Telecare systems are designed to send a warning to a call centre or a carer if there is a problem or an emergency in the home – such as a fall, inactivity, fire, flood or gas leak. By remotely monitoring a person’s activity and other factors in their home, the technology helps to keep them safe and independent. It also provides reassurance to family and friends who may not be able to call in as often as they would like.
Telecare devices can prevent a problem before it occurs, or send a timely alert if something does go wrong.
From that are operated by the individual if they need to call for help to sophisticated activity-monitoring systems that alert a call centre when sensors in the home detect potential problems, there’s a wide range of options that can be tailored to an individual’s needs. Many are especially valuable for people with dementia.
There are two main types of telecare system.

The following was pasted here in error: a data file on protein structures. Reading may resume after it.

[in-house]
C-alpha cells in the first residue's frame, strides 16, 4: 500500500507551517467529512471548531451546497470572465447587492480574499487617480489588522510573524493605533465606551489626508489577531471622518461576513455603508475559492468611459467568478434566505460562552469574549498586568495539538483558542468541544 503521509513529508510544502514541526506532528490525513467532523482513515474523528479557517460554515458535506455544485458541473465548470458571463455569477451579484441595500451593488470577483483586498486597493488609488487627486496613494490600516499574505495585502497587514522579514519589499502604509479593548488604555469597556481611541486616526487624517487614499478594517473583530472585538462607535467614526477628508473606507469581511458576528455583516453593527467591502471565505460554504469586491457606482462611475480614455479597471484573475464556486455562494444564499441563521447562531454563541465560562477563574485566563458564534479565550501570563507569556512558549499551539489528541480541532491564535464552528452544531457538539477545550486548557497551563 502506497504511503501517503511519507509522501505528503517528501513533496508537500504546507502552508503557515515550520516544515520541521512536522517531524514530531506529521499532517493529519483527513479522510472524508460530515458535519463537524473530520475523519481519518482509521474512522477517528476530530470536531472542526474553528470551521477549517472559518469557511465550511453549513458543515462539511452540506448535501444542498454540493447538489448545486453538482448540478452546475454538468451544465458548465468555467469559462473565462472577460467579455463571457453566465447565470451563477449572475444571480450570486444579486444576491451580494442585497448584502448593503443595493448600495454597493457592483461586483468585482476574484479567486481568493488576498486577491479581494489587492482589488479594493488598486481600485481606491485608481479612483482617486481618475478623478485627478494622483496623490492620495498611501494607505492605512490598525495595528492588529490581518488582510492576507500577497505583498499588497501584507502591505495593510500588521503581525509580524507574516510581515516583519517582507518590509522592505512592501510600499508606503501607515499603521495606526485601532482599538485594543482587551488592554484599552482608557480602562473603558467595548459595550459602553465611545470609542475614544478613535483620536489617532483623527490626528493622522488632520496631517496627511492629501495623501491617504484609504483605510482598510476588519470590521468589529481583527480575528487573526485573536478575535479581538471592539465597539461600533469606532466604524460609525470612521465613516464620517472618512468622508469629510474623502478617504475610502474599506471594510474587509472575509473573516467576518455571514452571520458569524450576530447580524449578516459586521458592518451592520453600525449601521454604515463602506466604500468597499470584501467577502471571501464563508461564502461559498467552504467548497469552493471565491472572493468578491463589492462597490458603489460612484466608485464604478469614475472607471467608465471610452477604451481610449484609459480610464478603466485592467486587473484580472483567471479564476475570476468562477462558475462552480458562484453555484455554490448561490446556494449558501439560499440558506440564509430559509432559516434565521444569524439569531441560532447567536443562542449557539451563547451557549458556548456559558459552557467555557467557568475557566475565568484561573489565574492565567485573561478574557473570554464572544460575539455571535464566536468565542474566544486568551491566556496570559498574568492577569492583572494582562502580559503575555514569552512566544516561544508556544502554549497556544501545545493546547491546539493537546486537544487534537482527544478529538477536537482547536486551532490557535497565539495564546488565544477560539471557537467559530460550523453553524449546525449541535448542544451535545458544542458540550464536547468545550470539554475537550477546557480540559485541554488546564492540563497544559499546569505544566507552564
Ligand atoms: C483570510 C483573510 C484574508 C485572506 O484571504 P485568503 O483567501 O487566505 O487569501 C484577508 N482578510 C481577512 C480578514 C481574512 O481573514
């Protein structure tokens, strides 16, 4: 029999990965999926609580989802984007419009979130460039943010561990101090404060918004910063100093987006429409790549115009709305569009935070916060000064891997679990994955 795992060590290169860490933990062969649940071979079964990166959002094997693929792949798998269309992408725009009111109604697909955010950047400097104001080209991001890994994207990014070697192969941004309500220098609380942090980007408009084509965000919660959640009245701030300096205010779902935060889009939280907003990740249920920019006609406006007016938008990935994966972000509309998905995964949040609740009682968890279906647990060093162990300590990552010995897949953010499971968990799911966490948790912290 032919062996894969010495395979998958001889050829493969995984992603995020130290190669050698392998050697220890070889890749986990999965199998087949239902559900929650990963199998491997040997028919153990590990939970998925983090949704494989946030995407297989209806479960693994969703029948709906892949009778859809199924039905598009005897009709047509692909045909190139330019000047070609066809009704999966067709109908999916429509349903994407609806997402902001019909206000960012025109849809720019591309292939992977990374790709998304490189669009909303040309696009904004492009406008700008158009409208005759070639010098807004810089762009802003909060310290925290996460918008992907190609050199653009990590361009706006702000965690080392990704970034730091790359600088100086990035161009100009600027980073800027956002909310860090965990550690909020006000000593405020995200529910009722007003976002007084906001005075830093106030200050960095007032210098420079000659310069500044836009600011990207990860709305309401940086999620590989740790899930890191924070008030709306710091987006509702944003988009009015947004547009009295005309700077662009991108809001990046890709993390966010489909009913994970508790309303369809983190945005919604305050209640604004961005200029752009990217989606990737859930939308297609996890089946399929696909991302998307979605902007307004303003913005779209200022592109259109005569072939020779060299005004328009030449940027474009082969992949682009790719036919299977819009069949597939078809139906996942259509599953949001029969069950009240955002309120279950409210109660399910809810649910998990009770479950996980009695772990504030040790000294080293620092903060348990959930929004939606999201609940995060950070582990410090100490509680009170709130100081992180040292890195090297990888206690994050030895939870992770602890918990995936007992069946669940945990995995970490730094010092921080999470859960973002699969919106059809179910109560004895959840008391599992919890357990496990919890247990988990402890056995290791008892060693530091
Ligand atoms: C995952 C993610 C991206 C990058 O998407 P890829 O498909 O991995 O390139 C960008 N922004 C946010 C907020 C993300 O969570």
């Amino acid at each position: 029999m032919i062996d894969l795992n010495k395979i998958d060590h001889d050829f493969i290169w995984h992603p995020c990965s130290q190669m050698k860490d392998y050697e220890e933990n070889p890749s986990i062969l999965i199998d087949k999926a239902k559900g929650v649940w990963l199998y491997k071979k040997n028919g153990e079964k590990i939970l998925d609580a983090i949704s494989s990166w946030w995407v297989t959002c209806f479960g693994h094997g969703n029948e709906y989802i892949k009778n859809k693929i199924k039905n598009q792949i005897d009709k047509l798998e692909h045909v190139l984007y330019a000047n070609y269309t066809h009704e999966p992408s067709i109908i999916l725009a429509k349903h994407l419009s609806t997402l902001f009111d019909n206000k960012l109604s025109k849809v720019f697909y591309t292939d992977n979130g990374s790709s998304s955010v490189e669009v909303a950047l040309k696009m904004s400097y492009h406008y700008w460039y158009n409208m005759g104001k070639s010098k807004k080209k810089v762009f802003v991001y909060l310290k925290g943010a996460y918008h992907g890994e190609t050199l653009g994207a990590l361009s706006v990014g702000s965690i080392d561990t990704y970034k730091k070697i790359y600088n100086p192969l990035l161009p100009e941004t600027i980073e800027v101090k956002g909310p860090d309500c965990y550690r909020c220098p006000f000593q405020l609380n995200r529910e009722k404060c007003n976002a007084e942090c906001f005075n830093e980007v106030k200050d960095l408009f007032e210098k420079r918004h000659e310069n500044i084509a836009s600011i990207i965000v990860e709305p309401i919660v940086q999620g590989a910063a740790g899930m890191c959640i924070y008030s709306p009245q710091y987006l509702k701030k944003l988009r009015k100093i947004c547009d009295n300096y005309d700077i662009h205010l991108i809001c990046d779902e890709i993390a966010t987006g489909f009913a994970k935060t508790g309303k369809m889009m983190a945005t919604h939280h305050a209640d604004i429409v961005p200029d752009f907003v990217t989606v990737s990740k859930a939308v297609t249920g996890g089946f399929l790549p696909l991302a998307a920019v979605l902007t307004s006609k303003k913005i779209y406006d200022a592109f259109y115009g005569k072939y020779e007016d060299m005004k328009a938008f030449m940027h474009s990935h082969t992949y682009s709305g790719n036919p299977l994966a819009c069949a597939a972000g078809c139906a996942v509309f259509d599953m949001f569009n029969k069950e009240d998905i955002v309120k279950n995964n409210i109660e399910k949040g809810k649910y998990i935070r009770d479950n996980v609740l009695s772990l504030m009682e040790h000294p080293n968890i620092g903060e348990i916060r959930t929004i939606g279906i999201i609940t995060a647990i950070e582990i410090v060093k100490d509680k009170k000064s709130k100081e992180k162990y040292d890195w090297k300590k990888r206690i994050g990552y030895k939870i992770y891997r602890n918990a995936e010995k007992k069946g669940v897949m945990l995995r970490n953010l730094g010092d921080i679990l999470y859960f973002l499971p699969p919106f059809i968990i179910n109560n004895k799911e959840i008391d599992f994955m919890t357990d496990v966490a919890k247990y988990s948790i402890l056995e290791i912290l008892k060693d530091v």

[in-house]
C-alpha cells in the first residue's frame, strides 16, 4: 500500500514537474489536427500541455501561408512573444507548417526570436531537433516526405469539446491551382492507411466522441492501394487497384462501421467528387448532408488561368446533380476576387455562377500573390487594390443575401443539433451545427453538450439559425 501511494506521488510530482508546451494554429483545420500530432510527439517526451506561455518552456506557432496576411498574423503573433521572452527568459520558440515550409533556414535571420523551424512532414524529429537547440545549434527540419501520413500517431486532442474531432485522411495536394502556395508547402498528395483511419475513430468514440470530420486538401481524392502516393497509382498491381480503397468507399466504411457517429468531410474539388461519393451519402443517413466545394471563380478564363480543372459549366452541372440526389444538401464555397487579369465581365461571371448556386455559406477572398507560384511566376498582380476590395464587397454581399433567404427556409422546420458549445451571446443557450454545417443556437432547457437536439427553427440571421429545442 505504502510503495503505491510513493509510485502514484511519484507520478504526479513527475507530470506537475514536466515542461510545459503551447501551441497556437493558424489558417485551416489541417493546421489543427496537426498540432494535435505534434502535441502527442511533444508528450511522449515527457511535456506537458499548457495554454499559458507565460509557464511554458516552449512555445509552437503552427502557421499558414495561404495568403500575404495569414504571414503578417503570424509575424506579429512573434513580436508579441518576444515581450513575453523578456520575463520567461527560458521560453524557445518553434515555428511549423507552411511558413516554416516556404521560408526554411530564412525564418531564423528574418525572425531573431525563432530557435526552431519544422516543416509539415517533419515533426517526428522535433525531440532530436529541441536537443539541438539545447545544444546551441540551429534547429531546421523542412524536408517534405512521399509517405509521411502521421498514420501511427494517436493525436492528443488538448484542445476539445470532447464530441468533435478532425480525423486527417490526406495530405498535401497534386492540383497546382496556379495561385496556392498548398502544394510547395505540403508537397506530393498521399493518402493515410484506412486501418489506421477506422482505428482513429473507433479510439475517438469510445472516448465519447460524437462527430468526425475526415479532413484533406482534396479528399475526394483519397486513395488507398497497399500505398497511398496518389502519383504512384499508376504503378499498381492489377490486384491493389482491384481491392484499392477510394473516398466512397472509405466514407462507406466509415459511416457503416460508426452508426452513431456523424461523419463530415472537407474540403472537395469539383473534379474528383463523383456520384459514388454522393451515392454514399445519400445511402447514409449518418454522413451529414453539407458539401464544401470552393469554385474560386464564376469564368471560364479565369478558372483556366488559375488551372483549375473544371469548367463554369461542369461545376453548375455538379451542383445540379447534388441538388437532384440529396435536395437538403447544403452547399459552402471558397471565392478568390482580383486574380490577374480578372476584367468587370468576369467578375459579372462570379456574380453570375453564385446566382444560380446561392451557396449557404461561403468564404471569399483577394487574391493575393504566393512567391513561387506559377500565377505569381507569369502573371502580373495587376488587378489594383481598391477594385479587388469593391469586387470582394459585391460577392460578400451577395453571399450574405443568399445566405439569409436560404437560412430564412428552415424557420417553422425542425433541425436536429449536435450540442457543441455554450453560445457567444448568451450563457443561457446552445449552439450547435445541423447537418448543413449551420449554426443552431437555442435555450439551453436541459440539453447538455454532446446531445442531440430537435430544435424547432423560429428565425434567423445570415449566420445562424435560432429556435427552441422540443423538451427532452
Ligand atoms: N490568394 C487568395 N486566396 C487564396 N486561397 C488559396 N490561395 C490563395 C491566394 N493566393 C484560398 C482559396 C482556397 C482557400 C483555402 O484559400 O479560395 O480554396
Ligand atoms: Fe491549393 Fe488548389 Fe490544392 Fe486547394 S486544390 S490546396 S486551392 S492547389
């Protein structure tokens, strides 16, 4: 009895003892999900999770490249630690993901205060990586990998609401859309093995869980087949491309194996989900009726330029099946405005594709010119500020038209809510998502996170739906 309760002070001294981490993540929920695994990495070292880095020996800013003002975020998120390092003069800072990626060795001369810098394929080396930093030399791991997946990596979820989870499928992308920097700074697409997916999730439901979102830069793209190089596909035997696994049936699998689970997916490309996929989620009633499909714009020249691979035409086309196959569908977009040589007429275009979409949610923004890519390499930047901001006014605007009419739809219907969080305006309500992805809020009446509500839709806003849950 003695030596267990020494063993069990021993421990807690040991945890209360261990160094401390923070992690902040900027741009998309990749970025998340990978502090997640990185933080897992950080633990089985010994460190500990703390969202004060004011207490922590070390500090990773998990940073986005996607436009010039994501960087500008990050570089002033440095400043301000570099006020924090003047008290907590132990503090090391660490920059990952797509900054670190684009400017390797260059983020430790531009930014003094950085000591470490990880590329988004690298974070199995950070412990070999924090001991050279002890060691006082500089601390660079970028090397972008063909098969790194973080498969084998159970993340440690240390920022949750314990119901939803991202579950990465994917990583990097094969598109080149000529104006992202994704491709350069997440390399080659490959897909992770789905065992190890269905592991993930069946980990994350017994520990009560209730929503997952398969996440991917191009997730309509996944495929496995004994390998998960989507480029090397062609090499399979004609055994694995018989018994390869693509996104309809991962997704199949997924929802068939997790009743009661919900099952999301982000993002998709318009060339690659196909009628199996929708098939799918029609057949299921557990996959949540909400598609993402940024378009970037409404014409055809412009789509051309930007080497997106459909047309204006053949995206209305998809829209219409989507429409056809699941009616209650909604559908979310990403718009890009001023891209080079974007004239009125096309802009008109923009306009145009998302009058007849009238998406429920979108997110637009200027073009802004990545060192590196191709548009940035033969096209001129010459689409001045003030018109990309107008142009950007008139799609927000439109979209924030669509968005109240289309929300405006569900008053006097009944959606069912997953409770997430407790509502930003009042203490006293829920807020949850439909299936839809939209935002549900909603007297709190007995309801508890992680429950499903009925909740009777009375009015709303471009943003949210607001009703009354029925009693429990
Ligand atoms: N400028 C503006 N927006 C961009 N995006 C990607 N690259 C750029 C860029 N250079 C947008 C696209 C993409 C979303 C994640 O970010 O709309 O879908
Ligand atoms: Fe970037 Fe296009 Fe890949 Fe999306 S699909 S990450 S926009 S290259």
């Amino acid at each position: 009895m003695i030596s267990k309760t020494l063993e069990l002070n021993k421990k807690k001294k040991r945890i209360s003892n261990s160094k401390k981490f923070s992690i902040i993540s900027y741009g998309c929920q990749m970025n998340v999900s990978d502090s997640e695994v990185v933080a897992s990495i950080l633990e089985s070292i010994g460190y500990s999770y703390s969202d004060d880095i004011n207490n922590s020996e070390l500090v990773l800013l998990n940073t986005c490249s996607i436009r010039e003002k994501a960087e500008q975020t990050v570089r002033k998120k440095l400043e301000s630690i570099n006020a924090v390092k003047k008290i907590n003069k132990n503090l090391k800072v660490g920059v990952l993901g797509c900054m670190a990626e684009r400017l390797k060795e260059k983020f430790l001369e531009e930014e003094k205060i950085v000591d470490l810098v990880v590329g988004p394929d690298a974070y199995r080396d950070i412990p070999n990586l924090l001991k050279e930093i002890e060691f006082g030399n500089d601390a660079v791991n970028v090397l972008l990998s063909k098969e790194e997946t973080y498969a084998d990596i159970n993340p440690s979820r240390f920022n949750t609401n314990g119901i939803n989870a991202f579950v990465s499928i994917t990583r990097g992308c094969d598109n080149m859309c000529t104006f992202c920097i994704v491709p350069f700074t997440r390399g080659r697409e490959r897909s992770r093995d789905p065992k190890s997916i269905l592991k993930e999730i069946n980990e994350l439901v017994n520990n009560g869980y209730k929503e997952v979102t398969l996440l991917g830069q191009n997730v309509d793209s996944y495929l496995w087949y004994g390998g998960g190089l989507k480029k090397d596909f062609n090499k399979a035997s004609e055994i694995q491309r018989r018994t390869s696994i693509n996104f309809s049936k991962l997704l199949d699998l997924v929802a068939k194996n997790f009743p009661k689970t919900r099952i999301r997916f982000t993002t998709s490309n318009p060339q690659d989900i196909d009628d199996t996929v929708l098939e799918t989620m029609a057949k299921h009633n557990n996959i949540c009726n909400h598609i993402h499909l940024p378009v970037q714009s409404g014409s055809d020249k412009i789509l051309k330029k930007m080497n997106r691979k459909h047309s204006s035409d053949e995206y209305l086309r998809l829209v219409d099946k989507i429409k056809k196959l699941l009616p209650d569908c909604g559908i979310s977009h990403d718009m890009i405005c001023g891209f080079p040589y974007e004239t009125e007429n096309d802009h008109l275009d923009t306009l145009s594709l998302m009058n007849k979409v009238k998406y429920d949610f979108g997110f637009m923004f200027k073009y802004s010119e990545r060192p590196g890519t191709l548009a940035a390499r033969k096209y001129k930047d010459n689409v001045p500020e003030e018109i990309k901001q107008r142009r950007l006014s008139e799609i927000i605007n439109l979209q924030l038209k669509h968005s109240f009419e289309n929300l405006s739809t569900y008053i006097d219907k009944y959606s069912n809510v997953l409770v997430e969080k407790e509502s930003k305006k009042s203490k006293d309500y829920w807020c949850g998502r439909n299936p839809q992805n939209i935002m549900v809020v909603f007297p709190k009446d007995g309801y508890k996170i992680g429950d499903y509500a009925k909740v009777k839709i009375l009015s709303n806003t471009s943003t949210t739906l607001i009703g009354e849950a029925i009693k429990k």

We look at the pros and cons of both types of system in this article.
Telecare systems can use various sensors, alarms and other gadgets that have a wide range of practical applications.
The following is a list of features that can be included as part of a telecare system. When choosing telecare products, focus on the features that will be genuinely useful and ignore anything that you don’t really need. Aim to customise the system so that it fits well with your own or your loved one’s needs.
Telecare systems with 24/7 monitoring usually consist of a base unit and a range of sensors placed around the home, or worn on the person. The base unit is linked to a monitoring centre or carer through a landline, mobile phone or internet connection. It’s sometimes referred to as a lifeline unit.
Setting up the base unit is usually straightforward and it just needs a power point close to the telephone socket. Sensors are then installed at various points in the home by an installer, following a conversation with you and/or a family member to establish how best to configure the system to meet your lifestyle and needs.
The sensors can detect various kinds of activity in the home (movement, falls, temperature, and so on) and send signals to the base unit. Information or alerts are then transmitted to a monitoring centre operated by the service provider, or directly to a relative or carer.
Depending on your needs, you can choose a system that sends alerts to a professionally staffed monitoring centre or directly to family, friends or a carer.